Hydrating the skin is just like hydrating the body to look and feel its best. Scientifically, moisturizer is an umbrella term for moisturizer types: emollients (fats and oils), squalene (oil), humectants, and occlusive.

There is no gold standard for what defines a hydrator and a moisturizer – brands use these terms to differentiate how your skin gets the moisture it needs.

Moisturizers are oil-based ingredients and include occlusive agents such as petrolatum or mineral oil, and emollients like esters and plant oils. They work by creating a seal on the surface of skin that prevents water from escaping. They also make the skin feel smoother and less dry.

Hydrators are ingredients called humectants, such as glycerin or hyaluronic acid, that absorb water from the atmosphere or your skin and hold it in place on your skin.

What’s best for my skin type?

  • If you have dry skin, try a thicker moisturizer.
    • If your skin is naturally dry year-round and tends to flake or peel, chances are, your skin just has a hard time retaining moisture.
    • A thick, emollient moisturizer will help prevent water from leaving your skin and, with the right formula, will provide the nutrients and nourishment your complexion needs to thrive all winter long.
    • If your skin is really dry, something with petrolatum (petroleum jelly) works the best; but if you want to avoid petrolatum, then shea butter or canola oil or soybean oil can work.
  • If you have dehydrated skin, try a hydrating serum.
    • If your skin is dehydrated, you need to actively add water back into the skin.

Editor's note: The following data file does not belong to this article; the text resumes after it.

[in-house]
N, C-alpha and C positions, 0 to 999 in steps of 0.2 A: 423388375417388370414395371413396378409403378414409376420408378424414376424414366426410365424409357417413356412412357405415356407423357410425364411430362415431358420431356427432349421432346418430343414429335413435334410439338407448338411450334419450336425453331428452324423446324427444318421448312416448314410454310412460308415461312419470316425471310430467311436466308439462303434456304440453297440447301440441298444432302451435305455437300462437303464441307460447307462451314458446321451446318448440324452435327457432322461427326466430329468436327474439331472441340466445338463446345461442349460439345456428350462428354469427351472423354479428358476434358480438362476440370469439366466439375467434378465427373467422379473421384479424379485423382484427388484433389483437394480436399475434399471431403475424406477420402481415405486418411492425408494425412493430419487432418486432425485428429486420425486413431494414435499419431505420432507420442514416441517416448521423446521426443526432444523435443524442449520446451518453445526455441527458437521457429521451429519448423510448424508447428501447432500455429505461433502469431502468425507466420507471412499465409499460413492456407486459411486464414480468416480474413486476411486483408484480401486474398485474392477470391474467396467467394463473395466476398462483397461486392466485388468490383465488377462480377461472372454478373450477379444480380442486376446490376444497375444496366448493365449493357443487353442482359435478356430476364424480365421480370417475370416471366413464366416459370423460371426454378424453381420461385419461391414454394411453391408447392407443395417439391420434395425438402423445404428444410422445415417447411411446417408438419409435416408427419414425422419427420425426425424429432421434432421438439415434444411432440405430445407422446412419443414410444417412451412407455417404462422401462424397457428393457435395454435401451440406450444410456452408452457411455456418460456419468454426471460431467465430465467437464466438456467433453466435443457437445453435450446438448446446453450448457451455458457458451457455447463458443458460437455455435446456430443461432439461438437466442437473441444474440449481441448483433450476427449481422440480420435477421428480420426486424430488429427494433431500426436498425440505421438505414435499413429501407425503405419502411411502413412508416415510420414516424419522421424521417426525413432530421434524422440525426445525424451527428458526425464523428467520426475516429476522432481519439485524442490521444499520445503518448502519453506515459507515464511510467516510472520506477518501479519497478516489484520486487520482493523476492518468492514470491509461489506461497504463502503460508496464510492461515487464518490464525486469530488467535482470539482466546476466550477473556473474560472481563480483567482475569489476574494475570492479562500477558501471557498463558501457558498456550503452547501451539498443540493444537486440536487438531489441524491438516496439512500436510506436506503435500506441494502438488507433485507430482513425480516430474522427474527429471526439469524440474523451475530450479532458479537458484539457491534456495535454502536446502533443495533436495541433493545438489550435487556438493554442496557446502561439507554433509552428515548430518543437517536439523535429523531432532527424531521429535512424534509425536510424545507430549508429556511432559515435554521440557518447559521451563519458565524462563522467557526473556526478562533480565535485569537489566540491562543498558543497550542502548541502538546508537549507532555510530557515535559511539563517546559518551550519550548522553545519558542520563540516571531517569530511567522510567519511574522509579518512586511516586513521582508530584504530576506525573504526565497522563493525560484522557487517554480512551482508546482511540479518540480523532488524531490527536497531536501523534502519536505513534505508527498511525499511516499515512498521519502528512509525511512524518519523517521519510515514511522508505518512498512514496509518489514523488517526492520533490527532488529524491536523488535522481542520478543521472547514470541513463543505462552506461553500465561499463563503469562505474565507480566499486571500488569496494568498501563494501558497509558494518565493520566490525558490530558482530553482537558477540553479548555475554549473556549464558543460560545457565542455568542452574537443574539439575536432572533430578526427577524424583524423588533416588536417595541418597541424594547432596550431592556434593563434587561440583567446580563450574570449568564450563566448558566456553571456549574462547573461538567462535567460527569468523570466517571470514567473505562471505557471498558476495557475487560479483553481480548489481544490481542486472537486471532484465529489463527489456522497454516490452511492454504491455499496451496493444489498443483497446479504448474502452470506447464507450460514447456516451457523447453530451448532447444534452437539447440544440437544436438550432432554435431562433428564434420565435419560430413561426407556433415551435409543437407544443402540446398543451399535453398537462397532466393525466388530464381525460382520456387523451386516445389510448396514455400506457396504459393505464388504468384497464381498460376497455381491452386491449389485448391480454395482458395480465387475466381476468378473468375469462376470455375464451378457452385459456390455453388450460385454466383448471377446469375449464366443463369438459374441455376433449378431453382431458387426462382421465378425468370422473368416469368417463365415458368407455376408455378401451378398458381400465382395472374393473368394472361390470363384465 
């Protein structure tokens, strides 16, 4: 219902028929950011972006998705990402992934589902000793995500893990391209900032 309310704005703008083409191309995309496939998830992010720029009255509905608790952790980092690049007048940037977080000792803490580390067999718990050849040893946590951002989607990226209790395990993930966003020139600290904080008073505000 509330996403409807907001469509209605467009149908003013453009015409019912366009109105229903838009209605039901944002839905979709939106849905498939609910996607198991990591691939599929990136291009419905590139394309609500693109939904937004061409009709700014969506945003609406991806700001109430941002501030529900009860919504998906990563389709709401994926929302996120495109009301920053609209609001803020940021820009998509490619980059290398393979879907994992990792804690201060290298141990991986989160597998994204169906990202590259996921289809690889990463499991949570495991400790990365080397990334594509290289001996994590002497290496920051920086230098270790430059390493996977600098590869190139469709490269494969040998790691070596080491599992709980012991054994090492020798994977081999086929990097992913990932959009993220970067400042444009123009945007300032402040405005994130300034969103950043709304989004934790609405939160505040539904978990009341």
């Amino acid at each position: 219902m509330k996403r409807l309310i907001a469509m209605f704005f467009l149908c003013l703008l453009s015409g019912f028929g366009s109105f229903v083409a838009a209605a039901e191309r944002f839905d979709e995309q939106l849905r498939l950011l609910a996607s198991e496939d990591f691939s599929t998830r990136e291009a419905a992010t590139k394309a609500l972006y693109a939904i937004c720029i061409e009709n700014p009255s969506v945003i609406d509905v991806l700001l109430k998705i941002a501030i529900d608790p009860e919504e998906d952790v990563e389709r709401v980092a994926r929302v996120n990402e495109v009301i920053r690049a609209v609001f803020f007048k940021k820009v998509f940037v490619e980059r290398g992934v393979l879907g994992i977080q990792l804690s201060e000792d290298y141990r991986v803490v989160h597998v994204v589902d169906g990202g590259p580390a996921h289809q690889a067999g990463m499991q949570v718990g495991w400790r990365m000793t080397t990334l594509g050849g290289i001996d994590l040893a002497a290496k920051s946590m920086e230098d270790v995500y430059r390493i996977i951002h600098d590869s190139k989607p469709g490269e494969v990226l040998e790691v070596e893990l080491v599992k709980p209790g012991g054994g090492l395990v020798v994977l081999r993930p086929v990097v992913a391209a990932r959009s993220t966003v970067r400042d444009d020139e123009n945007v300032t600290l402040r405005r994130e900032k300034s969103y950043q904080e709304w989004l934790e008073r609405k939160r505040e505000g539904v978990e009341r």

• Look for a hydrating serum with hyaluronic acid, which retains an impressive 1000 times its weight in water – and will add a healthy dose of hydration back into the skin.
    • Hydrate from the inside out by drinking plenty of water.
      • A good goal is to drink at least half of your body weight in ounces of water every day.
      • Add water-rich foods such as watermelon, strawberries, and cucumber.
  • If you have oily skin, try water-based hydrators and moisturizers.
    • People with oily skin often have compromised barrier function, which makes it hard for their skin to retain moisture. As moisture leaves the skin, it becomes dehydrated, causing the skin to produce more oil.
    • Look for water-based, non-comedogenic hydrators and moisturizers. Water-based products will feel lighter on the skin and won’t clog your pores.

Which is better: Hydrator or Moisturizer?

Both. It all depends on your skin type and most common creams do both. It doesn’t hurt to use both a moisturizer and hydrator.

Here’s a handy ingredient table to help determine whether you are keeping your skin healthy with the right ingredients:

IngredientMoisturizer (Occlusive) or Hydrator (Humectant)
Hyaluronic AcidHydrator
Nut or Seed Oil (Coconut, Almond, Hemp)Moisturizer
Shea ButterMoisturizer
Plant Oil (Squalene, Jojoba, Rosehip, Tea Tree)Moisturizer
Snail MucinHydrator
Mineral OilMoisturizer
Lactic AcidHydrator
Citric AcidHydrator
CeramideNeither (Ceramides strengthen the skin’s barrier to help prevent moisture loss)